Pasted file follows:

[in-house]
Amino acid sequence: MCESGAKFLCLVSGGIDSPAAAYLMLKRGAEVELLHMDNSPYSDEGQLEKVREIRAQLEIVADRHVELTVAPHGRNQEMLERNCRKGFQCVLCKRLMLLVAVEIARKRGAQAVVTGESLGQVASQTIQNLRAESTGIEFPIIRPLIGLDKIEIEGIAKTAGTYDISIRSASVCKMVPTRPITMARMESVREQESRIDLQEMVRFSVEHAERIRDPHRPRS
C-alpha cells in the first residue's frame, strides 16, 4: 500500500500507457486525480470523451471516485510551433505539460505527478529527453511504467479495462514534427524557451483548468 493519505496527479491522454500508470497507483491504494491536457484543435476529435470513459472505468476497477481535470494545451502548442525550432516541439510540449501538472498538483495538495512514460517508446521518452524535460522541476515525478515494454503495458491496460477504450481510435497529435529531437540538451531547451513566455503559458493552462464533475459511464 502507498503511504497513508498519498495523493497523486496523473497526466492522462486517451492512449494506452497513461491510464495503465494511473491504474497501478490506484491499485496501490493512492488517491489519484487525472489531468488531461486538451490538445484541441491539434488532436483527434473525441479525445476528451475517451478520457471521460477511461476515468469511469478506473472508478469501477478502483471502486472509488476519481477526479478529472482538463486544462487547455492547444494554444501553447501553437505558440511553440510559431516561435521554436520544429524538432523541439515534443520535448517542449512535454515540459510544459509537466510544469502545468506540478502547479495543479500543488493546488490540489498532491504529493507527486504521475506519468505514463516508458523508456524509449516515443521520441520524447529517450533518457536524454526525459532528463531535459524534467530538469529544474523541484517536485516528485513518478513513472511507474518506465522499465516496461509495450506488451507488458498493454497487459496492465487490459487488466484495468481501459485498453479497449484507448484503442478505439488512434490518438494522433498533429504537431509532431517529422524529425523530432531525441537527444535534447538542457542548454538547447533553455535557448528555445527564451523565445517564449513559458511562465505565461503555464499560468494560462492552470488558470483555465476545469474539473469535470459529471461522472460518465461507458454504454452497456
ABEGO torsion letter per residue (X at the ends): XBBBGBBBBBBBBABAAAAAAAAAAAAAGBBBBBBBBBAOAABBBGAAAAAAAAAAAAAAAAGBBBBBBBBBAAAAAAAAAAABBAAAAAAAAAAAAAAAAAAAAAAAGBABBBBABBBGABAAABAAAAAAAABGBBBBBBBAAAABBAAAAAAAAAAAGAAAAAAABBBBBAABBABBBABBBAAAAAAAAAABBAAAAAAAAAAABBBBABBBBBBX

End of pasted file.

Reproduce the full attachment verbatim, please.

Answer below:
[in-house]
Amino acid sequence: MCESGAKFLCLVSGGIDSPAAAYLMLKRGAEVELLHMDNSPYSDEGQLEKVREIRAQLEIVADRHVELTVAPHGRNQEMLERNCRKGFQCVLCKRLMLLVAVEIARKRGAQAVVTGESLGQVASQTIQNLRAESTGIEFPIIRPLIGLDKIEIEGIAKTAGTYDISIRSASVCKMVPTRPITMARMESVREQESRIDLQEMVRFSVEHAERIRDPHRPRS
C-alpha cells in the first residue's frame, strides 16, 4: 500500500500507457486525480470523451471516485510551433505539460505527478529527453511504467479495462514534427524557451483548468 493519505496527479491522454500508470497507483491504494491536457484543435476529435470513459472505468476497477481535470494545451502548442525550432516541439510540449501538472498538483495538495512514460517508446521518452524535460522541476515525478515494454503495458491496460477504450481510435497529435529531437540538451531547451513566455503559458493552462464533475459511464 502507498503511504497513508498519498495523493497523486496523473497526466492522462486517451492512449494506452497513461491510464495503465494511473491504474497501478490506484491499485496501490493512492488517491489519484487525472489531468488531461486538451490538445484541441491539434488532436483527434473525441479525445476528451475517451478520457471521460477511461476515468469511469478506473472508478469501477478502483471502486472509488476519481477526479478529472482538463486544462487547455492547444494554444501553447501553437505558440511553440510559431516561435521554436520544429524538432523541439515534443520535448517542449512535454515540459510544459509537466510544469502545468506540478502547479495543479500543488493546488490540489498532491504529493507527486504521475506519468505514463516508458523508456524509449516515443521520441520524447529517450533518457536524454526525459532528463531535459524534467530538469529544474523541484517536485516528485513518478513513472511507474518506465522499465516496461509495450506488451507488458498493454497487459496492465487490459487488466484495468481501459485498453479497449484507448484503442478505439488512434490518438494522433498533429504537431509532431517529422524529425523530432531525441537527444535534447538542457542548454538547447533553455535557448528555445527564451523565445517564449513559458511562465505565461503555464499560468494560462492552470488558470483555465476545469474539473469535470459529471461522472460518465461507458454504454452497456
ABEGO torsion letter per residue (X at the ends): XBBBGBBBBBBBBABAAAAAAAAAAAAAGBBBBBBBBBAOAABBBGAAAAAAAAAAAAAAAAGBBBBBBBBBAAAAAAAAAAABBAAAAAAAAAAAAAAAAAAAAAAAGBABBBBABBBGABAAABAAAAAAAABGBBBBBBBAAAABBAAAAAAAAAAAGAAAAAAABBBBBAABBABBBABBBAAAAAAAAAABBAAAAAAAAAAABBBBABBBBBBX